• Britpop band Oasis releases their debut album Definitely Maybe; and it becomes the fastest selling debut album in the United Kingdom.
  • Sky Sports launch their second television channel, as Sky Sports 2 is born.
  • Norwich Central Library is destroyed by a huge fire, with most of the city’s historical records lost in the blaze.
  • The last traces of Eastern Europe’s Soviet occupation disappear as the Russian army vacates Estonia and Latvia.

Premier League Rewind: 7th-8th May 1993

Results: Arsenal 3-0 Crystal Palace, Blackburn Rovers 1-0 Sheffield Wednesday, Coventry City 3-3 Leeds United, Ipswich Town 2-1 Nottingham Forest, Liverpool FC 6-2 Tottenham Hotspur, Manchester City 2-5 Everton, Middlesbrough 3-3 Norwich City, Oldham Athletic 4-3 Southampton, Sheffield United 4-2 Chelsea, Queens Park Rangers 2-1 Aston Villa, Wimbledon 1-2 Manchester United

The final weekend of the very first FA Premier League season would be a record-breaking one with the highest total of goals scored ever during a top-flight weekend since the formation of the division. Incredibly, 53 goals found the back of the net in the 11 matches that took place. It was clear that some defences were already on holiday on this evidence!

With Manchester United already crowned as the maiden Premier League champions, the main attention was focused on the bottom of the table. Nottingham Forest and Middlesbrough were already relegated, so just one spot was up for grabs and it was a straight shootout between Crystal Palace and Oldham Athletic.

The odds were in Palace’s favour. They only needed a point from their final match at Highbury against an Arsenal side who might have had one eye on an FA Cup final appearance in a week’s time. However, it all went wrong for Steve Coppell’s side. Ian Wright opened the scoring against his former employers after just nine minutes. Further late strikes from Paul Dickov and Kevin Campbell consigned Palace to a 3-0 defeat. They now required help from Southampton.

The Saints were at Boundary Park to play Oldham. Oldham had looked dead and buried a week earlier but shock wins over Aston Villa and Liverpool FC had given them genuine hope of beating the drop. Another win here and they would be playing Premier League football in 1993-1994. It looked very good after 64 minutes. Goals from Neil Pointon, Ian Olney, Andy Ritchie and Gunnar Halle had Oldham 4-1 ahead. Matt Le Tissier was not going to make it easy though. He almost single-handily dragged Southampton back into the match with a hat-trick. Oldham manager Joe Royle was racing upstairs and downstairs every couple of minutes as the tension increased during the afternoon.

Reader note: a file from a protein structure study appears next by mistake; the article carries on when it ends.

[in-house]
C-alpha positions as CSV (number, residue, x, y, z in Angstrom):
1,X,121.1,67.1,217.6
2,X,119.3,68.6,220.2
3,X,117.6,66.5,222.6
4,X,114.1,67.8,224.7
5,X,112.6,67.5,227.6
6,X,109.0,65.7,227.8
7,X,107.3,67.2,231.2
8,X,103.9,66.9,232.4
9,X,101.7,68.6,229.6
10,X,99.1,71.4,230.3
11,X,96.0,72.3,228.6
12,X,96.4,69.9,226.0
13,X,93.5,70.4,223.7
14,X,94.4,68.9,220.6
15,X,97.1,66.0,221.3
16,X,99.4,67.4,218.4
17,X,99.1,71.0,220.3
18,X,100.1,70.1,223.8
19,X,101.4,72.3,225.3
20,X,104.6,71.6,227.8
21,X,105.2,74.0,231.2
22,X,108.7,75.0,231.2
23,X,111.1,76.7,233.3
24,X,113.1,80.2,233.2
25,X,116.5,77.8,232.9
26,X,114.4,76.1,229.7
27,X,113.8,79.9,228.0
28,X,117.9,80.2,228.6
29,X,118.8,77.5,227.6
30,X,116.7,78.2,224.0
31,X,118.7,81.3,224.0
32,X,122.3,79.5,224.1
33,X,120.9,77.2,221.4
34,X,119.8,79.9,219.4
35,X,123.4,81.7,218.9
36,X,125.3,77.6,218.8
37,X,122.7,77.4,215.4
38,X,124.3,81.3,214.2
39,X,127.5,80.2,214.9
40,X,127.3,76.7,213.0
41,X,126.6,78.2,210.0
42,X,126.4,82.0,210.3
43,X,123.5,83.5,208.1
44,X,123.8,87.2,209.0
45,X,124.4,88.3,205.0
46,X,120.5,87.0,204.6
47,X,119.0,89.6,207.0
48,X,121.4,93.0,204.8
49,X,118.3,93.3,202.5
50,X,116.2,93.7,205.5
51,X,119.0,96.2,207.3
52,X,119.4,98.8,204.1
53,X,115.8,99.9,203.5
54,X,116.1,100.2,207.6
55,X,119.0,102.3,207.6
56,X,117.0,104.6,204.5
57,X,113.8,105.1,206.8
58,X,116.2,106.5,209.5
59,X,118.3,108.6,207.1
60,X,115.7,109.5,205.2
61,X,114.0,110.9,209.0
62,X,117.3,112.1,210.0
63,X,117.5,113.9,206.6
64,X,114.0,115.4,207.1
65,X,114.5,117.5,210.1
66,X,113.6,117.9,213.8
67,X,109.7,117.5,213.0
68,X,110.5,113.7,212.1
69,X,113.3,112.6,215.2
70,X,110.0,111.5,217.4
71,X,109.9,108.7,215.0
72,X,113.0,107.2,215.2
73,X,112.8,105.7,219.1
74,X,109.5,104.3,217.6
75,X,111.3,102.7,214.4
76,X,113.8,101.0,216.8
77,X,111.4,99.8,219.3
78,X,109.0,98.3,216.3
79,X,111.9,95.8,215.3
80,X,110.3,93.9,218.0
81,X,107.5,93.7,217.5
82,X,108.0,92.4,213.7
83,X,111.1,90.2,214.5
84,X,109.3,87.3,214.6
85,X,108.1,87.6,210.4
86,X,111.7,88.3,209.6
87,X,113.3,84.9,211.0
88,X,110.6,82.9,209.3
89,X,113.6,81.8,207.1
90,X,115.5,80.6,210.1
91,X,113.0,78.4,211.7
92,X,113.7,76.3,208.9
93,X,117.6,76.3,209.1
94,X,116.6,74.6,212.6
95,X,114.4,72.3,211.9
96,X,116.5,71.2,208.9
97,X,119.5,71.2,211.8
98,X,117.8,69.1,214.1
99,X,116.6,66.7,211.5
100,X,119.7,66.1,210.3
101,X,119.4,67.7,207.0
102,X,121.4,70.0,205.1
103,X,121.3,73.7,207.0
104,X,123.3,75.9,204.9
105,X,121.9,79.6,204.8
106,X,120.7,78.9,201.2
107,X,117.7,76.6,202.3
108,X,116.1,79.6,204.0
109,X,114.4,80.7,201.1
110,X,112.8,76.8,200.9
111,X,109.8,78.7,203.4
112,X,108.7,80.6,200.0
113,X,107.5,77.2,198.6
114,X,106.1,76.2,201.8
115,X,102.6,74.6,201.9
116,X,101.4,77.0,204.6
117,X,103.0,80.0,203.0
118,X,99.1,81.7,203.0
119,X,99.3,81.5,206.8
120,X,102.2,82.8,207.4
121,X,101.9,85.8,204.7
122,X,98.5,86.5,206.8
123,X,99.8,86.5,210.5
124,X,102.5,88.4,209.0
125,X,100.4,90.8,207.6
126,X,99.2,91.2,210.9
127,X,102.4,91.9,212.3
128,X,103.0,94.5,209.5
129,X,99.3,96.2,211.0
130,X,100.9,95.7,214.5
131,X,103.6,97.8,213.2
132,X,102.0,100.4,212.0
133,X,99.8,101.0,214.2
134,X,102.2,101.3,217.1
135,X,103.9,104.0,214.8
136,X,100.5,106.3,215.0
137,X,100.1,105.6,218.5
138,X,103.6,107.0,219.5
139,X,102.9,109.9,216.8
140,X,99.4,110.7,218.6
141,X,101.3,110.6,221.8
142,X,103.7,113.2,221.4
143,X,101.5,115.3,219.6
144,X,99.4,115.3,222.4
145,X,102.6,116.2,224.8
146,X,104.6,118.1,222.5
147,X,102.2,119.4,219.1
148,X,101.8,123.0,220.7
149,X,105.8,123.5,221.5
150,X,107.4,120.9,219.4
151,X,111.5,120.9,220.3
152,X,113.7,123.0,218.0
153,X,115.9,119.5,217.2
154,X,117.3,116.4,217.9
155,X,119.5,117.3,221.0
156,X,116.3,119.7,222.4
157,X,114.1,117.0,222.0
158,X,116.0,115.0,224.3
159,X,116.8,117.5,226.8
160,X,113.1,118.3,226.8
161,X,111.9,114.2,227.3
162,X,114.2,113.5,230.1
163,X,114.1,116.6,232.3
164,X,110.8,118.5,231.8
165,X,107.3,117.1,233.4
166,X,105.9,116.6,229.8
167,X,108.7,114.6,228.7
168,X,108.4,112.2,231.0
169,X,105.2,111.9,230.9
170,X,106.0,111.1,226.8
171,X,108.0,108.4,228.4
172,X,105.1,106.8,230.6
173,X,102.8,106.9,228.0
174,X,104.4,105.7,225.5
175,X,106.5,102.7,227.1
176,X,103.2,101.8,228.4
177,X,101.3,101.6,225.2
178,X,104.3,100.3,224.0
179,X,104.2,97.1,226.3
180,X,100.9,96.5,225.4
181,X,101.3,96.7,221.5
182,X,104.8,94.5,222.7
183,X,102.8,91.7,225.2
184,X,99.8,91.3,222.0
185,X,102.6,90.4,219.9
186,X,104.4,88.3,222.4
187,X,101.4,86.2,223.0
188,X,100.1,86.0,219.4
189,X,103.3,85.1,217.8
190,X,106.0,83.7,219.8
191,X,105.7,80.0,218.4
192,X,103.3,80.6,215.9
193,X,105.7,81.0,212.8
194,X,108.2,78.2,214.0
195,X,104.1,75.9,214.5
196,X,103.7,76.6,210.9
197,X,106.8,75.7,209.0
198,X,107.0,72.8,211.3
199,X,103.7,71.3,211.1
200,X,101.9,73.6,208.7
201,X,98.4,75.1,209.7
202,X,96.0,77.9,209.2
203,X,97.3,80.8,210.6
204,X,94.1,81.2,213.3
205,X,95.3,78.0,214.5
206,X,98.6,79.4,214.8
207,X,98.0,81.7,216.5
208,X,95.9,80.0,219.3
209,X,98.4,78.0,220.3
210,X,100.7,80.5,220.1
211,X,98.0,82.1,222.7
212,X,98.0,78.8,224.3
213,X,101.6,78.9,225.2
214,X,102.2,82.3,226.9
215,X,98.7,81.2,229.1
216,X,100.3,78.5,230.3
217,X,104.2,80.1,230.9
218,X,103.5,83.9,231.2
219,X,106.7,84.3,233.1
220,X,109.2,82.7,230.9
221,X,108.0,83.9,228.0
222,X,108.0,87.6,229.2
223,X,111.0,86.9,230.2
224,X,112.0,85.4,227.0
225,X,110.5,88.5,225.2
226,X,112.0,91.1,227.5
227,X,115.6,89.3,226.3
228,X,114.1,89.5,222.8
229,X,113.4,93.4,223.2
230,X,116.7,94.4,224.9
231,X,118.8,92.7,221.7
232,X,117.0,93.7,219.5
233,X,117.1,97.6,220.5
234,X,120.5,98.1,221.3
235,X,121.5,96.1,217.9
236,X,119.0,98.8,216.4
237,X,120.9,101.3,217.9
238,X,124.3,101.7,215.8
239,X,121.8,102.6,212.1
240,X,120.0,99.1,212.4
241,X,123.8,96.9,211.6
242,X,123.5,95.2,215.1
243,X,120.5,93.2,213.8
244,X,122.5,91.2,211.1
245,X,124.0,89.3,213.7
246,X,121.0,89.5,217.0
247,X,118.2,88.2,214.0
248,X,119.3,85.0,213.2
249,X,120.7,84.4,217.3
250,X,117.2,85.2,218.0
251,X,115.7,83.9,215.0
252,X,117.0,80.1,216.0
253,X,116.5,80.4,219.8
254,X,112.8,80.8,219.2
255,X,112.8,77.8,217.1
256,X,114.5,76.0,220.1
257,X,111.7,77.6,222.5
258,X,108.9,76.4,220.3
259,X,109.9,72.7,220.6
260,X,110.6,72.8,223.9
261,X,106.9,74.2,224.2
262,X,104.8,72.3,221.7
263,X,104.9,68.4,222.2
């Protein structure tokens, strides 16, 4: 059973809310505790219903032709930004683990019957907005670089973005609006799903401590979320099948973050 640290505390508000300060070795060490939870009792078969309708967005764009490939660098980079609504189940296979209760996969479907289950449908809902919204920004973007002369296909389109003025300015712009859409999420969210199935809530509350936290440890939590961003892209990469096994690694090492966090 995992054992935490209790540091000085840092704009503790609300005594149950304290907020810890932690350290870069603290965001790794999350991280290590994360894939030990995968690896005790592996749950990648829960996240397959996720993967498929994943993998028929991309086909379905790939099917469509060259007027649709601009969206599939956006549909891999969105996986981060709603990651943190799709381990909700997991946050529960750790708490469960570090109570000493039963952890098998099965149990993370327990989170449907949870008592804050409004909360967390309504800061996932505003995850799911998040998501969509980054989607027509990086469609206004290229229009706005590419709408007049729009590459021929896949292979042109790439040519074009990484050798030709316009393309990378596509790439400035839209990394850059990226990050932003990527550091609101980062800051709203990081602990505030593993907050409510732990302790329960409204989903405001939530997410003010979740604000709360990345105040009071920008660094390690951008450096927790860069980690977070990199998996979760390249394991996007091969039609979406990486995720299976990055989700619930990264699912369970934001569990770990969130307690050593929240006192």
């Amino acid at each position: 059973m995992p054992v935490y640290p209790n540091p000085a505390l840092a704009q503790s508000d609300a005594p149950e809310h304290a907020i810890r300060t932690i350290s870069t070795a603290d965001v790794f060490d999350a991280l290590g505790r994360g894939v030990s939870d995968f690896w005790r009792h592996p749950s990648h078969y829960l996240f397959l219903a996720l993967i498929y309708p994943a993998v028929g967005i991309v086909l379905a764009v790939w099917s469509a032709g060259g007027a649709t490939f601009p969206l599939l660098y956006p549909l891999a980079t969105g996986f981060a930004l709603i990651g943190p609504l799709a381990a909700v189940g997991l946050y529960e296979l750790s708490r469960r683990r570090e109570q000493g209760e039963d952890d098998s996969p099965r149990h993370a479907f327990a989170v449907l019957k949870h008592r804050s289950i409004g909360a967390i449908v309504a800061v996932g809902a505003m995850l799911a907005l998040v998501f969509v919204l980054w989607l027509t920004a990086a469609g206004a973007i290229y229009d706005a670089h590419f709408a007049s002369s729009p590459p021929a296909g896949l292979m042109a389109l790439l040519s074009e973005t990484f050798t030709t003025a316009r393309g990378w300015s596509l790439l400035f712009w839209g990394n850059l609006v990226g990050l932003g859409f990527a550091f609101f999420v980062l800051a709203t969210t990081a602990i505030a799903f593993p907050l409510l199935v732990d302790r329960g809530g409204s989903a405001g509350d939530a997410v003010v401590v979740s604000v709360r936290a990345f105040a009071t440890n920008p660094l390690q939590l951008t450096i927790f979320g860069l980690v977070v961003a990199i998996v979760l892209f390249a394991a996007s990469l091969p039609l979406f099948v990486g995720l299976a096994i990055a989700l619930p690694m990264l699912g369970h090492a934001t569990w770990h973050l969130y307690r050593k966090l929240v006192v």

Oldham held on though for a priceless three points which ensured they stayed up on goal difference. Crystal Palace were relegated and Coppell resigned soon afterwards.

Another manager under pressure was Liverpool FC’s Graeme Souness. He was a mysterious absentee from the club’s final home match of an underwhelming season against Tottenham Hotspur. The official reason given by the club was he was on a ‘scouting mission.’ Ronnie Moran took control on the day and the players responded well, thumping Tottenham 6-2. There were two goals apiece for John Barnes and Ian Rush. Teddy Sheringham’s consolation meant he would win the Golden Boot in the first Premier League season. Tottenham would change managers in the close season, with playing legend Ossie Ardiles appointed that summer, whilst Liverpool did stick with Souness until January 1994.

Manchester United closed their season out 24 hours after the majority of the other teams had played. They beat Wimbledon 2-1 at Selhurst Park, with skipper Bryan Robson scoring their final goal of the league season. They would finish 10 points clear of Aston Villa, who lost 2-1 at Queens Park Rangers to ensure they lost their final three games of the season. That win for QPR ensured they would finish in fifth spot and were London’s top club. This was a marvellous achievement for Gerry Francis.

One manager bowing out completely was Brian Clough. His final game in management was at Portman Road and he exited with a defeat. Despite a penalty from his son, Nigel Clough, Nottingham Forest lost 2-1 to Ipswich Town to ensure they finished bottom of the table. Elsewhere, Peter Beagrie scored twice as Everton finished a lacklustre season on a real high, winning 5-2 away at Manchester City and Tim Sherwood’s header beat Sheffield Wednesday at Ewood Park. Blackburn Rovers finished fourth in their first season after promotion from the Second Division.

What else happened in May 1993?

  • Kenneth Clarke is appointed as the new Chancellor of the Exchequer after Norman Lamont’s sacking following Black Wednesday.
  • Ireland wins the Eurovision Song Contest with “In Your Eyes,” performed by Niamh Kavanagh.
  • Eritrea gains independence from Ethiopia and becomes a member of the United Nations.
  • Inflation in the UK reaches a 29-year low of 1.3%.
  • After 10 years, ITV drops the popular teatime gameshow ‘Blockbusters.’ It will be revived on four separate occasions by Sky One, BBC Two and Challenge before disappearing for good in 2012.
  • Matthew Kelly becomes the new host of the ITV programme, ‘Stars in Their Eyes.’ He will continue to front the show for the next 10 years.

Seasonal Records: 2003-2004

For all the statistical fans out there, here are some of the season’s records from the 2003-2004 Premier League campaign, as Arsenal became the first side since Preston North End in 1888 to go through an entire top-flight campaign without losing.